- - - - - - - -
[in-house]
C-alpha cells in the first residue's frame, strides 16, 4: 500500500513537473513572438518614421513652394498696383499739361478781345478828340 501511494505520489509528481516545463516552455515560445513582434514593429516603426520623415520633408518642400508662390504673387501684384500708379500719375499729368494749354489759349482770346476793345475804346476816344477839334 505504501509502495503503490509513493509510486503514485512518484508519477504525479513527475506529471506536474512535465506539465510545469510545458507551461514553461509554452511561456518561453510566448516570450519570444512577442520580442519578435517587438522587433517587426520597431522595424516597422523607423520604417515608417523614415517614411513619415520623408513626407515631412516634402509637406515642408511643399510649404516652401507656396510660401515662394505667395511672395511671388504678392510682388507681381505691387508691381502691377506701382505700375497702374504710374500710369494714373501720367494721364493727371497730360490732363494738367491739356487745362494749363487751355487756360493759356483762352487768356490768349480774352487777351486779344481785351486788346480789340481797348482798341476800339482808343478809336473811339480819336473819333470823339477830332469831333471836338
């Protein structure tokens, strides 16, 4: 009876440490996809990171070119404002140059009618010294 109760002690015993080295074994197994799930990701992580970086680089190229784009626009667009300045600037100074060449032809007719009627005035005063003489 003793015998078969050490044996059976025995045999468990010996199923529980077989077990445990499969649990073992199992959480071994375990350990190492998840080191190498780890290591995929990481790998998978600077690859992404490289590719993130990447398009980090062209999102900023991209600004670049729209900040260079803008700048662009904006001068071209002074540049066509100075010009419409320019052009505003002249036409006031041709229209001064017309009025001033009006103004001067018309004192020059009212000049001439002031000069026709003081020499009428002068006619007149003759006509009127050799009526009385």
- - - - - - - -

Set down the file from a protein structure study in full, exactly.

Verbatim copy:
[in-house]
C-alpha cells in the first residue's frame, strides 16, 4: 500500500513537473513572438518614421513652394498696383499739361478781345478828340 501511494505520489509528481516545463516552455515560445513582434514593429516603426520623415520633408518642400508662390504673387501684384500708379500719375499729368494749354489759349482770346476793345475804346476816344477839334 505504501509502495503503490509513493509510486503514485512518484508519477504525479513527475506529471506536474512535465506539465510545469510545458507551461514553461509554452511561456518561453510566448516570450519570444512577442520580442519578435517587438522587433517587426520597431522595424516597422523607423520604417515608417523614415517614411513619415520623408513626407515631412516634402509637406515642408511643399510649404516652401507656396510660401515662394505667395511672395511671388504678392510682388507681381505691387508691381502691377506701382505700375497702374504710374500710369494714373501720367494721364493727371497730360490732363494738367491739356487745362494749363487751355487756360493759356483762352487768356490768349480774352487777351486779344481785351486788346480789340481797348482798341476800339482808343478809336473811339480819336473819333470823339477830332469831333471836338
């Protein structure tokens, strides 16, 4: 009876440490996809990171070119404002140059009618010294 109760002690015993080295074994197994799930990701992580970086680089190229784009626009667009300045600037100074060449032809007719009627005035005063003489 003793015998078969050490044996059976025995045999468990010996199923529980077989077990445990499969649990073992199992959480071994375990350990190492998840080191190498780890290591995929990481790998998978600077690859992404490289590719993130990447398009980090062209999102900023991209600004670049729209900040260079803008700048662009904006001068071209002074540049066509100075010009419409320019052009505003002249036409006031041709229209001064017309009025001033009006103004001067018309004192020059009212000049001439002031000069026709003081020499009428002068006619007149003759006509009127050799009526009385």